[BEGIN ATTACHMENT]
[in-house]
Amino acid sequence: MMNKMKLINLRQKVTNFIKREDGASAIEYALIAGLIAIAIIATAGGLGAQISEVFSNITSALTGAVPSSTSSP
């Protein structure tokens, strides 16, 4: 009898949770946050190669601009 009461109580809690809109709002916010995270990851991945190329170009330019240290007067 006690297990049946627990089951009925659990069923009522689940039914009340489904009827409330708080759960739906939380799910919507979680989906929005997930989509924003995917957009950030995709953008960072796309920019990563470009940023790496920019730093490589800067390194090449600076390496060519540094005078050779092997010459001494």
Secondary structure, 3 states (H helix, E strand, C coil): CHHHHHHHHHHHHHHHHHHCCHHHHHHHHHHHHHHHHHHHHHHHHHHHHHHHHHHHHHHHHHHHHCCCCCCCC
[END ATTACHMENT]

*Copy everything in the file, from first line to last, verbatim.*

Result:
[in-house]
Amino acid sequence: MMNKMKLINLRQKVTNFIKREDGASAIEYALIAGLIAIAIIATAGGLGAQISEVFSNITSALTGAVPSSTSSP
């Protein structure tokens, strides 16, 4: 009898949770946050190669601009 009461109580809690809109709002916010995270990851991945190329170009330019240290007067 006690297990049946627990089951009925659990069923009522689940039914009340489904009827409330708080759960739906939380799910919507979680989906929005997930989509924003995917957009950030995709953008960072796309920019990563470009940023790496920019730093490589800067390194090449600076390496060519540094005078050779092997010459001494």
Secondary structure, 3 states (H helix, E strand, C coil): CHHHHHHHHHHHHHHHHHHCCHHHHHHHHHHHHHHHHHHHHHHHHHHHHHHHHHHHHHHHHHHHHCCCCCCCC